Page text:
The winemaker dinner that I prepared on November 16, 2008 was a lot of work, and I definitely did not pull it off by myself. I have two friends who generously volunteered to help me out in the kitchen while Grace, the cafe owner, orchestrated the front of the house. I am lucky to have people in my life who share a similar philosophy of food. Who see food as a meaningful way to connect with others. I certainly show my love and gratitude toward others through the food that I prepare for them.
So I wanted to prepare a thank you dinner for Keri and Amy. I obviously consider people's tastes when I begin composing a menu. There were a couple of dishes that came to mind when I was thinking of a menu for Keri and Amy. I knew that Keri would appreciate fish since she is a former vegetarian. And although she wants to be open to a host of new foods, she can't quite stomach say, pork belly. And I knew that Amy would have quite an experimental palate, being the pastry chef extraordinaire of Nopa in San Francisco. I had been eyeing a couple of dishes from The French Laundry Cookbook for a while. One was Black Sea Bass with Sweet Parsnips, Arrowleaf Spinach and Saffron-Vanilla Sauce, and the other was Roquefort Trifle with French Butter Pear Relish. I knew that the fish dish would be quite rich with the saffron-vanilla sauce, so I decided that a crunchy refreshing salad would be a great way to start. So the menu ended up being:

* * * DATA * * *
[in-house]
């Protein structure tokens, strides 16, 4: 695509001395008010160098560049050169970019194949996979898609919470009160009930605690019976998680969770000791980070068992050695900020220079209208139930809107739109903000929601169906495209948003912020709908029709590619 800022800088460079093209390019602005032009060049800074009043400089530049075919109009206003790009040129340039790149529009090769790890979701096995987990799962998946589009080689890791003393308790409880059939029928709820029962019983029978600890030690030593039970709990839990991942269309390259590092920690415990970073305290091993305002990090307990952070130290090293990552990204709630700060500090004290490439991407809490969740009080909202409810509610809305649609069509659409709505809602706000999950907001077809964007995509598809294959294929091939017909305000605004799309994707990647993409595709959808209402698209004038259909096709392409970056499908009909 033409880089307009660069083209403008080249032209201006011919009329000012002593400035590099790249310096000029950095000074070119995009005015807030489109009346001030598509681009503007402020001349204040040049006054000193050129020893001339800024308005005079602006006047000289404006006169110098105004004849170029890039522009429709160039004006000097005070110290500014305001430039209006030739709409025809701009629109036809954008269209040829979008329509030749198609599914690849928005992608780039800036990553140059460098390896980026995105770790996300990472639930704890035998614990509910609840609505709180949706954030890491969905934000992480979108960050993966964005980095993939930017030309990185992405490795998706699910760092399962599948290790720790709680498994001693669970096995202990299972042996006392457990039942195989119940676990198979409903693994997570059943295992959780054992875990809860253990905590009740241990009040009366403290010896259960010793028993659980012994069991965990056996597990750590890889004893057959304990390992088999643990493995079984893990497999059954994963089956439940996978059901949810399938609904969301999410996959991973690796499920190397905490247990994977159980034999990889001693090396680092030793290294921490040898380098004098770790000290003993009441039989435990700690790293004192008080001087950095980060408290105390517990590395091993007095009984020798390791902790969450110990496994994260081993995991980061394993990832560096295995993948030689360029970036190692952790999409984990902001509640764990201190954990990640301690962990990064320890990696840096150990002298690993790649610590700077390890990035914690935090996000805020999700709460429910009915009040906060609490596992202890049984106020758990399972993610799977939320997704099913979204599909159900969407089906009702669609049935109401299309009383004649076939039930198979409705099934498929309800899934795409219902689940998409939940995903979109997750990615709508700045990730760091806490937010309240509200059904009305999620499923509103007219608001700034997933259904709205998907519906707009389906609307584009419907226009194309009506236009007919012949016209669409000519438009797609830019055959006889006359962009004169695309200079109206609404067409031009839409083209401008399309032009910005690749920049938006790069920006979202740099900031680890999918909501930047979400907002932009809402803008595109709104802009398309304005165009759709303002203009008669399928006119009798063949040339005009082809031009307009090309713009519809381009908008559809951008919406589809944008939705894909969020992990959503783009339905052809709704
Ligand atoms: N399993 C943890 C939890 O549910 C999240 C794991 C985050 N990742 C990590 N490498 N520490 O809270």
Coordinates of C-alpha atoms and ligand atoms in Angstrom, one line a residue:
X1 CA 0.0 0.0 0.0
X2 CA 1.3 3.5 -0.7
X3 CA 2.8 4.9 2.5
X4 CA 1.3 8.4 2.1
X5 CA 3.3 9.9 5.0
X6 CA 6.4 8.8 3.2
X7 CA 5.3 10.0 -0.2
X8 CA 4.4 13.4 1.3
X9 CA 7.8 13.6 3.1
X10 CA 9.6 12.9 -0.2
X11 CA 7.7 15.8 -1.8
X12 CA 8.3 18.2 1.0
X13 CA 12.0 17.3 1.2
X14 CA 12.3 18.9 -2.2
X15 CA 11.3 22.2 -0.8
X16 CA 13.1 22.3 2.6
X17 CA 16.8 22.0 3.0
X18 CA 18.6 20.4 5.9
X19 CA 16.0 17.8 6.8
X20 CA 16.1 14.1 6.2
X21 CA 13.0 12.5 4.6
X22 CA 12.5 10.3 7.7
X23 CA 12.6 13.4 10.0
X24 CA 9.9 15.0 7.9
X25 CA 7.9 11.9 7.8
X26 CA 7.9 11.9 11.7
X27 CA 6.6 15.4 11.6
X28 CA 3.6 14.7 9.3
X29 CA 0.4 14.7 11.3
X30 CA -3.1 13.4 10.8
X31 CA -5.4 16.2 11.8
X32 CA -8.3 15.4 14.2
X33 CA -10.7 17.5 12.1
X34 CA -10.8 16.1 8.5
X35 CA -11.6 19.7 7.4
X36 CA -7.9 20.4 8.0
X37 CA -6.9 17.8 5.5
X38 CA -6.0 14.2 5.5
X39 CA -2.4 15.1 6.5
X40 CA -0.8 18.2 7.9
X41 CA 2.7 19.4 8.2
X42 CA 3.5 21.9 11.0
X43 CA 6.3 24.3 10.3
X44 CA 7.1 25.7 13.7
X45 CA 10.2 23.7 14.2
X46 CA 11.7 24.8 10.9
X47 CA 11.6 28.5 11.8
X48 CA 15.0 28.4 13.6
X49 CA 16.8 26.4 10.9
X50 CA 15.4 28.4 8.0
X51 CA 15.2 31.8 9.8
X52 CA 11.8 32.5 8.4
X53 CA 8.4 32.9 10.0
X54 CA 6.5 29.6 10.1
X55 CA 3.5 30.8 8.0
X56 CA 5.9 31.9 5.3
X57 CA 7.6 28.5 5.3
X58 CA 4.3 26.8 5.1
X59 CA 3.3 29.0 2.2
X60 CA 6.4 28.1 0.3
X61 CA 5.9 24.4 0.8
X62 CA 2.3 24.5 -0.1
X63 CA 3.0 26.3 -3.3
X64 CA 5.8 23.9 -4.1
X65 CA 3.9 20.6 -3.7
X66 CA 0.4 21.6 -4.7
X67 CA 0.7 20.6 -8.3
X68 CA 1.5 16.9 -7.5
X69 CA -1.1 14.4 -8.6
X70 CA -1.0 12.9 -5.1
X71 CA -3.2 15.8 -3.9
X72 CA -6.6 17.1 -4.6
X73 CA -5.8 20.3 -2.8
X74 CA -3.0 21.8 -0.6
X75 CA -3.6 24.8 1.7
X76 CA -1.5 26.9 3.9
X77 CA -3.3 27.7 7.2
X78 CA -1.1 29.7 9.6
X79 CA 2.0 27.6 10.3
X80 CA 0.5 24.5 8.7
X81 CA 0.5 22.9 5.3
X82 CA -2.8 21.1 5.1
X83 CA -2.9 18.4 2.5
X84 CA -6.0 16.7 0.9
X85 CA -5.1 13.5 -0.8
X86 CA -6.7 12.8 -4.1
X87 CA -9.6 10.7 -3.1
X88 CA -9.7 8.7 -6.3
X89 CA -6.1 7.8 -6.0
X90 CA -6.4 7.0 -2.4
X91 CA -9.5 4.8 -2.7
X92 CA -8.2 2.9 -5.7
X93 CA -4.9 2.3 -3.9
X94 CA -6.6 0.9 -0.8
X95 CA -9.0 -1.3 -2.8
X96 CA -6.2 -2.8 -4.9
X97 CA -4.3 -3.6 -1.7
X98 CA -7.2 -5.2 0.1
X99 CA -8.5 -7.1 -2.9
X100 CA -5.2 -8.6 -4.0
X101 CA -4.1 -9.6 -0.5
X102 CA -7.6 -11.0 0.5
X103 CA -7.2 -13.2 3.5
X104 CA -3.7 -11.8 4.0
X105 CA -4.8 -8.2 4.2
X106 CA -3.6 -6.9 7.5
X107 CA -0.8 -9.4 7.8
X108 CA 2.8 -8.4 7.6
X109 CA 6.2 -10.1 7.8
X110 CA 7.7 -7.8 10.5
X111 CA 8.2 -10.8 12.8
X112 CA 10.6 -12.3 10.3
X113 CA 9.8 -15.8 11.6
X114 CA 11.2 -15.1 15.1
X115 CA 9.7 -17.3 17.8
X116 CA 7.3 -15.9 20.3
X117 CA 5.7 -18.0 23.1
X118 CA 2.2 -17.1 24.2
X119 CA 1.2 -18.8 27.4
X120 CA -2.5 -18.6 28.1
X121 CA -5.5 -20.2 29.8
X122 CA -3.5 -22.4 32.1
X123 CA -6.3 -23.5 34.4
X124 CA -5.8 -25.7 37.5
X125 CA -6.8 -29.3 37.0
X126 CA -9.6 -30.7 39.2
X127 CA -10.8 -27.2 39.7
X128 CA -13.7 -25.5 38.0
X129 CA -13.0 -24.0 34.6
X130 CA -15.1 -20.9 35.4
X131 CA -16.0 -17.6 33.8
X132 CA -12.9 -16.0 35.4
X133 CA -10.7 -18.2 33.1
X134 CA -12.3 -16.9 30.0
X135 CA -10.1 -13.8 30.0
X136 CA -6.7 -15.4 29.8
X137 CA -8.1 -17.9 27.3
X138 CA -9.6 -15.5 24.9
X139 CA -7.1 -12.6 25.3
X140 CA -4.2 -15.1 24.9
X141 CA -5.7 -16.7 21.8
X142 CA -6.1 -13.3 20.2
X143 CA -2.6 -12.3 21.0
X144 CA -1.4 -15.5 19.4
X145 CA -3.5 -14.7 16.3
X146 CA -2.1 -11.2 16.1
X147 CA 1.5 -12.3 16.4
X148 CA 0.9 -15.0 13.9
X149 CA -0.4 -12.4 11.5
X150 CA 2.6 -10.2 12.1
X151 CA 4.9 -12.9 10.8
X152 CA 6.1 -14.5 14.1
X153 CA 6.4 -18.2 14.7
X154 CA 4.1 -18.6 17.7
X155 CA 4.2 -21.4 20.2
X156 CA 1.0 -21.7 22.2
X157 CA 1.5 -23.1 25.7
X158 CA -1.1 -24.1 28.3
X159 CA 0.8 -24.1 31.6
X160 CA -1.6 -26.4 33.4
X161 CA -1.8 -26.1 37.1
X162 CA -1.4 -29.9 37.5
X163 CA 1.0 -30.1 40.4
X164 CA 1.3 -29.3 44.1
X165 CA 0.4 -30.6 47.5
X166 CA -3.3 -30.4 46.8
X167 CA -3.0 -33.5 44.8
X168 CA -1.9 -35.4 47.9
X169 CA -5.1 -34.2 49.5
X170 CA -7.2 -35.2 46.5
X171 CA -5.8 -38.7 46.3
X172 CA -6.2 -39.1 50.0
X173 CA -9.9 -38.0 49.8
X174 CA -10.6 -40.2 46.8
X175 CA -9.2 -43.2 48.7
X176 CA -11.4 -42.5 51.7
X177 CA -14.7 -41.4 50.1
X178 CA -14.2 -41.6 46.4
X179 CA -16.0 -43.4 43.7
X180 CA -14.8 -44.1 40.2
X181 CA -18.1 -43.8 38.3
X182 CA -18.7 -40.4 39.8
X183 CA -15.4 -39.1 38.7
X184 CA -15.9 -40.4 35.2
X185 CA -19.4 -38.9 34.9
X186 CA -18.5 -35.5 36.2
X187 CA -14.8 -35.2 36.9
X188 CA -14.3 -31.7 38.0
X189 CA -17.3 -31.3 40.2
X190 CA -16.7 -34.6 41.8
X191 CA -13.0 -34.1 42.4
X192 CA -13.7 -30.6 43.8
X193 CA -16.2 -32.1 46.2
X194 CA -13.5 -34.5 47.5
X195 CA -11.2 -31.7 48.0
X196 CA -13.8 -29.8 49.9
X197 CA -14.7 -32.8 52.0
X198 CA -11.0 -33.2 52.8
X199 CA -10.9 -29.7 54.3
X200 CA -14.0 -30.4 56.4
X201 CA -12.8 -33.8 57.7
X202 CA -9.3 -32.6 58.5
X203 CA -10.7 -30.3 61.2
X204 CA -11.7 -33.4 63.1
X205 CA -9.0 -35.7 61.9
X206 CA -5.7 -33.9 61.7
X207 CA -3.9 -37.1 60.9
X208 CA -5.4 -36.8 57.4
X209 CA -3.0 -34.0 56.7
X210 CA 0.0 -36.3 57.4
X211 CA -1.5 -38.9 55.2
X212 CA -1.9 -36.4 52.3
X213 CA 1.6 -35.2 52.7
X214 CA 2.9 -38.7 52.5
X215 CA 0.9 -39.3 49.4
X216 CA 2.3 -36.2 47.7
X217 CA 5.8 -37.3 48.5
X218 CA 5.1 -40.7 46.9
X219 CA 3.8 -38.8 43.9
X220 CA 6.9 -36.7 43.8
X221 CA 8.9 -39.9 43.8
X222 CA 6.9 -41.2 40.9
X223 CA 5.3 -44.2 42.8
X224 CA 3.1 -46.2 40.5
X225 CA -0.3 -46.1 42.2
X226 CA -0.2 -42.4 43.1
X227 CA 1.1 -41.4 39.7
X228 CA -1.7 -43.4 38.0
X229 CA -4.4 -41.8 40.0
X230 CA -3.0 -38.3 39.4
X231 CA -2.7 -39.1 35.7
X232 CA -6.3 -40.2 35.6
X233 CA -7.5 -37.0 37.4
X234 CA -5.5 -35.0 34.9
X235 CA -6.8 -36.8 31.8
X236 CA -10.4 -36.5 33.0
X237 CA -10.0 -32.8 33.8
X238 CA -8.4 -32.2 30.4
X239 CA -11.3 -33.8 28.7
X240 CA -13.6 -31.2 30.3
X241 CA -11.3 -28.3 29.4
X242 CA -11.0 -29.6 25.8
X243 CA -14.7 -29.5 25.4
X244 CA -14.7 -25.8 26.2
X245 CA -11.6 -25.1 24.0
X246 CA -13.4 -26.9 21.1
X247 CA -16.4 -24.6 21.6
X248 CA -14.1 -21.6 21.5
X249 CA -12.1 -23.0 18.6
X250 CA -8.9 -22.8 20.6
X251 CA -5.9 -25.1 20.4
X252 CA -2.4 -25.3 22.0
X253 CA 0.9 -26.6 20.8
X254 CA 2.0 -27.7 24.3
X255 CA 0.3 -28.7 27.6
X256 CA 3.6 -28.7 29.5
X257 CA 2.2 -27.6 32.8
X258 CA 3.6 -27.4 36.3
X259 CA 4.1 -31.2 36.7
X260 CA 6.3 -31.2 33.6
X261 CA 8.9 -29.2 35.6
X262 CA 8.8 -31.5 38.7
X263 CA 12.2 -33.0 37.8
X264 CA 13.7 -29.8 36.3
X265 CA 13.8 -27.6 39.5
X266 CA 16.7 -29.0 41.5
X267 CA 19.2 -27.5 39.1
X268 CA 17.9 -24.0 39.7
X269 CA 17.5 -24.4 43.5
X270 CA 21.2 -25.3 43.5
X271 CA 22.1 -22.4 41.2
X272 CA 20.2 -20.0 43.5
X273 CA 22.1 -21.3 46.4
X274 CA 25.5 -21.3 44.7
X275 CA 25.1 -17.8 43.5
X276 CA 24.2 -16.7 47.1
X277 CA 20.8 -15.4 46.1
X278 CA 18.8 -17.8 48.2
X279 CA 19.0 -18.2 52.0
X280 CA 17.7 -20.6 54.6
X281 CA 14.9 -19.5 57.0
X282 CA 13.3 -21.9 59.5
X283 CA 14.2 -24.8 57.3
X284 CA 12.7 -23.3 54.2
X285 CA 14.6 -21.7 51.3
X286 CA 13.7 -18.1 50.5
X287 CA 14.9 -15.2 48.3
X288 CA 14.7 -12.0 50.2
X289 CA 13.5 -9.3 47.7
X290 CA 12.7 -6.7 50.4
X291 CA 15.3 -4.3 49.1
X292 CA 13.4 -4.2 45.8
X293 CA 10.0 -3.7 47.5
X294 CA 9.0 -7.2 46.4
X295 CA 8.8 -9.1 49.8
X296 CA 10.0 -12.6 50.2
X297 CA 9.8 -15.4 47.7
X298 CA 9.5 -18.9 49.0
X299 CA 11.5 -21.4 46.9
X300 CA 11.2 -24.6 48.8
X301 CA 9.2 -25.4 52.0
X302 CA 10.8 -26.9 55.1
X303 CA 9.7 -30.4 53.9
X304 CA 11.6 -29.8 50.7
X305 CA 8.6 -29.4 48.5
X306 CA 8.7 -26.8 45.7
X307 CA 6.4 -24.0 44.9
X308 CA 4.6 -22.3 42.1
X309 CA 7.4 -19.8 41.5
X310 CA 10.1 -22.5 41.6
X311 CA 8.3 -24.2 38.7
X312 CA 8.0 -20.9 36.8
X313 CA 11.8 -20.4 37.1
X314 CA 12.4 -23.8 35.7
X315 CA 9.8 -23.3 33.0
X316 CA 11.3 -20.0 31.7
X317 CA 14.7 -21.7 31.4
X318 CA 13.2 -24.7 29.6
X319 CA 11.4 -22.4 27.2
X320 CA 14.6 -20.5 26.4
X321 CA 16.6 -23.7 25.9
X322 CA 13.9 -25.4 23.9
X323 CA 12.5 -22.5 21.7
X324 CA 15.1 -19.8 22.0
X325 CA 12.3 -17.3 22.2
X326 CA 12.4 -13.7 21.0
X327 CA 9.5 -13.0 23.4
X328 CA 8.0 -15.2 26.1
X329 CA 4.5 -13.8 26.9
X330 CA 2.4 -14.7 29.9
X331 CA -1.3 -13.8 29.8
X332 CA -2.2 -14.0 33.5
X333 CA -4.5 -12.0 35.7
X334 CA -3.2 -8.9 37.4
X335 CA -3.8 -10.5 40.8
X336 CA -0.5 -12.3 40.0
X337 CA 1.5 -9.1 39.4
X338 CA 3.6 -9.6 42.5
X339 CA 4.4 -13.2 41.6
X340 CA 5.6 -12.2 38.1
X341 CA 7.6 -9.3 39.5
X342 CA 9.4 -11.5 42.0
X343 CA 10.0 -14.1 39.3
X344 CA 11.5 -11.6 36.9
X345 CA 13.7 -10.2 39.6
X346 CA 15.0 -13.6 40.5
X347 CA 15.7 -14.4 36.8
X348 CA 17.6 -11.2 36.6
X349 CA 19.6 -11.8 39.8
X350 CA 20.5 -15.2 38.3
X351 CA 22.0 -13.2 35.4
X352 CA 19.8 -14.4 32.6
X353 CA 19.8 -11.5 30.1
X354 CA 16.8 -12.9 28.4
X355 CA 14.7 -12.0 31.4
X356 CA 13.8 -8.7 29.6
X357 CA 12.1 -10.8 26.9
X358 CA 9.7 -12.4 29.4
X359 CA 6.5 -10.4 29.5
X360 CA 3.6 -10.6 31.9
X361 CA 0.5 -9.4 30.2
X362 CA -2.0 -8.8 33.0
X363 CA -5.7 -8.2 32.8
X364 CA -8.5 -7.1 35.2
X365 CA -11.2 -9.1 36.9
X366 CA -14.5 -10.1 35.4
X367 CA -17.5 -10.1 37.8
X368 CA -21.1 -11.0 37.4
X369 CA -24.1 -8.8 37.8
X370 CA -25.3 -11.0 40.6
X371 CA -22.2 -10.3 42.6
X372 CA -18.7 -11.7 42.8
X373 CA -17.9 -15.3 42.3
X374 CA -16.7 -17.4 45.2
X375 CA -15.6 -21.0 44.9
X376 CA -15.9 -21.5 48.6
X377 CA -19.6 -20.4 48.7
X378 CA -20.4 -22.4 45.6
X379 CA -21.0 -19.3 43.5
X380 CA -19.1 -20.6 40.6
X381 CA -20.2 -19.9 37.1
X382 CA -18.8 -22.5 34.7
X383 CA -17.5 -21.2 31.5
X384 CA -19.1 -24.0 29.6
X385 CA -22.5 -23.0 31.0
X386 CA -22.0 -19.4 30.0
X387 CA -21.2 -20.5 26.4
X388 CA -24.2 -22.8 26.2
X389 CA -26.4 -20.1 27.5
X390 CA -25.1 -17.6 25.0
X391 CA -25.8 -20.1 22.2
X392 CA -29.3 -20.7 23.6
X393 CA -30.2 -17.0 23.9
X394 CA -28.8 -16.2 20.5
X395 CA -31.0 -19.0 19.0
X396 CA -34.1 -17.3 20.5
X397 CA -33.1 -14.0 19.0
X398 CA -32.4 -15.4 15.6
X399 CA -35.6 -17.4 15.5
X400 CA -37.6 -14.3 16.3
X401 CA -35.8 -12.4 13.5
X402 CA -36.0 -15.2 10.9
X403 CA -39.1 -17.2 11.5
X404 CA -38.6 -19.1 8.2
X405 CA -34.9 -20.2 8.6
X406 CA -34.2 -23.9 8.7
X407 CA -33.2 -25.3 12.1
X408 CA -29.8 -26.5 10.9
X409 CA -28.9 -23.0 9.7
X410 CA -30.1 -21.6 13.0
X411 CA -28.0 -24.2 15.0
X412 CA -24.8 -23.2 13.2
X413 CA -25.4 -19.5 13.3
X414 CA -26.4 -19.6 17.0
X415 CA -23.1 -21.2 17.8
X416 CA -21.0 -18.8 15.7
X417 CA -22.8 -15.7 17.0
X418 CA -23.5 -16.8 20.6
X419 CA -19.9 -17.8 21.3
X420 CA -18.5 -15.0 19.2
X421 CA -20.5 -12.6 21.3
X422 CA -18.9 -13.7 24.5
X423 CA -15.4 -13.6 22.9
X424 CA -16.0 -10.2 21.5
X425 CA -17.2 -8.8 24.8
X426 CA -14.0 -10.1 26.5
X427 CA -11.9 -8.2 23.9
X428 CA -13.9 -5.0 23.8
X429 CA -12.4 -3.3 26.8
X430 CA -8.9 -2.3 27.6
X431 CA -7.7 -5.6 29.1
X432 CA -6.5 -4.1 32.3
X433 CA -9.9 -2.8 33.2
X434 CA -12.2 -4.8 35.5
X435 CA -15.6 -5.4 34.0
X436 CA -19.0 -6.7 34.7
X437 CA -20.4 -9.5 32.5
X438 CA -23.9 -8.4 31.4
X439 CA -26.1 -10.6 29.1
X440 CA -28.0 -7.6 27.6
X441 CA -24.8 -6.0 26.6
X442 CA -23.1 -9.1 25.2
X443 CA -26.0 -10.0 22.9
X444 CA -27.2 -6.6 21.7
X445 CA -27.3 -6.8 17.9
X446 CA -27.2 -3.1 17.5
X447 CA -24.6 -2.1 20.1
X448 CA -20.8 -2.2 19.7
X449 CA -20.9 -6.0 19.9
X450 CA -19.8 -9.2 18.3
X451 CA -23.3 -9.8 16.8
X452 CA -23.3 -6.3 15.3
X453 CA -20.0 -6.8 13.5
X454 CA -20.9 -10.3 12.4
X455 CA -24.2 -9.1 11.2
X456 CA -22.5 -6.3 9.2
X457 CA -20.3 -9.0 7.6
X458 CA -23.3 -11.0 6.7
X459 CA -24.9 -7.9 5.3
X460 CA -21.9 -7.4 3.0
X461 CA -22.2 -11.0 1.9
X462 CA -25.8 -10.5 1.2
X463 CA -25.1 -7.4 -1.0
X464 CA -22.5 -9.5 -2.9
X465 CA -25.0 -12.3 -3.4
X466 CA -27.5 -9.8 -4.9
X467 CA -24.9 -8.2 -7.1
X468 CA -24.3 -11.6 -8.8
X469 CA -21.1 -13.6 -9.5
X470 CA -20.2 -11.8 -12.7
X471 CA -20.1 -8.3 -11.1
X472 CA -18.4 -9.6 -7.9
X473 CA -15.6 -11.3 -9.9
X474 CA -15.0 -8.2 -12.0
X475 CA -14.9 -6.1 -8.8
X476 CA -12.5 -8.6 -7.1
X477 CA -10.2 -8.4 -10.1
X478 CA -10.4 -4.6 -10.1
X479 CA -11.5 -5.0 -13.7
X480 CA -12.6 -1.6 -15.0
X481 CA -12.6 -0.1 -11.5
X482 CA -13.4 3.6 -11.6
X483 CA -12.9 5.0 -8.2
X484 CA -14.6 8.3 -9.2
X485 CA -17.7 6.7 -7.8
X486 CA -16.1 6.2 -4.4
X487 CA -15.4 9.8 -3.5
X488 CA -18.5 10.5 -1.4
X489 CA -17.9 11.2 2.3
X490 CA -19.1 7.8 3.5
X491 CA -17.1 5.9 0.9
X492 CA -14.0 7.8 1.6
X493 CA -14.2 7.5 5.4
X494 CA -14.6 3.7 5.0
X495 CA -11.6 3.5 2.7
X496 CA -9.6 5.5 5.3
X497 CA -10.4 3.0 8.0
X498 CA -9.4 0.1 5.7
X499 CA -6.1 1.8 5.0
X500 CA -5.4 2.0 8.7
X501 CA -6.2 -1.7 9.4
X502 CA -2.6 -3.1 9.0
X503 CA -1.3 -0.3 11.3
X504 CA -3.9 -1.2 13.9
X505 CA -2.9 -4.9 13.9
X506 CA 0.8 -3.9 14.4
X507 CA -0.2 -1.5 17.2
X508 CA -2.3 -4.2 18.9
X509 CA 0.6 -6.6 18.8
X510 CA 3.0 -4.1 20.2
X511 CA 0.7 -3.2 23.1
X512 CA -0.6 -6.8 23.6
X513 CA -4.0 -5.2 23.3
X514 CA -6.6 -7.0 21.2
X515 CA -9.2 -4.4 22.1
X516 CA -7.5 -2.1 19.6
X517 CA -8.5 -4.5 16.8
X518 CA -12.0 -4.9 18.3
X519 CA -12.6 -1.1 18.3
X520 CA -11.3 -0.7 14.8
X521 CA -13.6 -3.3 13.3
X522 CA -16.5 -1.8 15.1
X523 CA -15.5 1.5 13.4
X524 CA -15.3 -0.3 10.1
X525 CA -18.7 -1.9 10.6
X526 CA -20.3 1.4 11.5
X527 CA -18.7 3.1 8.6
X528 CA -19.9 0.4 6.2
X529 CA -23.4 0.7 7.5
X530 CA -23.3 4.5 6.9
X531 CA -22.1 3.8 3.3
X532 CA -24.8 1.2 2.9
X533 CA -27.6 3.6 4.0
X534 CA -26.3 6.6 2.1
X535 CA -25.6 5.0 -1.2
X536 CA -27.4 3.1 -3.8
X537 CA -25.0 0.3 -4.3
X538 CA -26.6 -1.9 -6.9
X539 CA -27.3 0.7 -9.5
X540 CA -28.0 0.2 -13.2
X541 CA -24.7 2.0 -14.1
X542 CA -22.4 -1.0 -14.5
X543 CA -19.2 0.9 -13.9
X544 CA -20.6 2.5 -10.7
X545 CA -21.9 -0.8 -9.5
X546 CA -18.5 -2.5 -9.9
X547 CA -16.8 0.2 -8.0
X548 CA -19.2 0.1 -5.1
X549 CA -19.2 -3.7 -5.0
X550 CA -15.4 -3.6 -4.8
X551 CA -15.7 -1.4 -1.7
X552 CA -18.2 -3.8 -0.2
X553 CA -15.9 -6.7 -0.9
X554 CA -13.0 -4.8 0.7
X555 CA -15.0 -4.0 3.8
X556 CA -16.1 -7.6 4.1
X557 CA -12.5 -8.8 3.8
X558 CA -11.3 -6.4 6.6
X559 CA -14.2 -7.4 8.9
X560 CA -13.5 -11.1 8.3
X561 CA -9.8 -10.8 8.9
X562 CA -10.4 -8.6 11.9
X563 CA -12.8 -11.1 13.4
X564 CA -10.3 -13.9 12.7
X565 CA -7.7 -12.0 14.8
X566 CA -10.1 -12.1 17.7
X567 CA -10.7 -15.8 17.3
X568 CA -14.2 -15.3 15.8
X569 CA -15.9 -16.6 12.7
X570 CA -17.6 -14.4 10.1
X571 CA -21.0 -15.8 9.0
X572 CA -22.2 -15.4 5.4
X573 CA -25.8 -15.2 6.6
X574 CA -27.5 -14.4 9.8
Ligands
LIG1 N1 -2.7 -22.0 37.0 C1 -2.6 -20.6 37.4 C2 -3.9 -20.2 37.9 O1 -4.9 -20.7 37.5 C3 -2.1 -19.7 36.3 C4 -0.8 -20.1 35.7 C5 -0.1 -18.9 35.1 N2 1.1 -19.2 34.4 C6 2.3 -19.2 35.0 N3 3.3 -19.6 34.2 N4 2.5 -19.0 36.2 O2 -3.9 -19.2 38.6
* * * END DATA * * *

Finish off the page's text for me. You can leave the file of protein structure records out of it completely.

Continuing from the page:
Winter Chicories and Pink Lady Apple Salad with a Creamy White Cheddar Dressing, Bacon and Candied Pecans
(Adapted from the Boulevard Cookbook)
I love this salad. It is gets a sweet tartness from the apples, saltiness from the bacon with a sweet crunch from the pecans and is rounded out by the sharp creamy dressing.
Creamy Cheddar Dressing:
3/4 cup heavy cream
5 ounces Montgomery cheddar, or other high-quality cheddar, grated
1 tablespoon whole-grain mustard
1 tablespoon Dijon mustard
1 cup creme fraiche
Kosher salt and freshly ground pepper
8 thin slices bacon
8 Belgian endives or a mix of chicories
1 Pink Pearl apple, or other heirloom variety
1 cup Candied Nuts, chopped (see recipe)
For the cheddar dressing: Heat the heavy cream in a small saucepan over low heat until bubbles appear around the edge. Whisk in the cheese and continue to whisk for about 2 minutes, or until melted, then strain through a fine-mesh sieve into a bowl. Whisk in the mustards and creme fraiche until combined. You will have about 2 cups of dressing. Chill the dressing in the refrigerator for at least 1 hour, or until thickened, or refrigerate for up to 3 days. Season to taste with salt and pepper just before serving.
To serve: Cook the bacon in a skillet until golden but not too crisp. Set aside on paper towels to drain. While the bacon is cooking, cut off about 1/2 inch from the bottoms of the endives and slice. Put the leaves into a bowl and toss with enough of the dressing to coat them lightly. Quarter the apple lengthwise and cut out the core with a paring knife. Thinly slice the apple and arrange on the bottom of each of 6 dinner plates. Mound the chicories on top of the apple slices. Sprinkle with the candied pecans and bacon.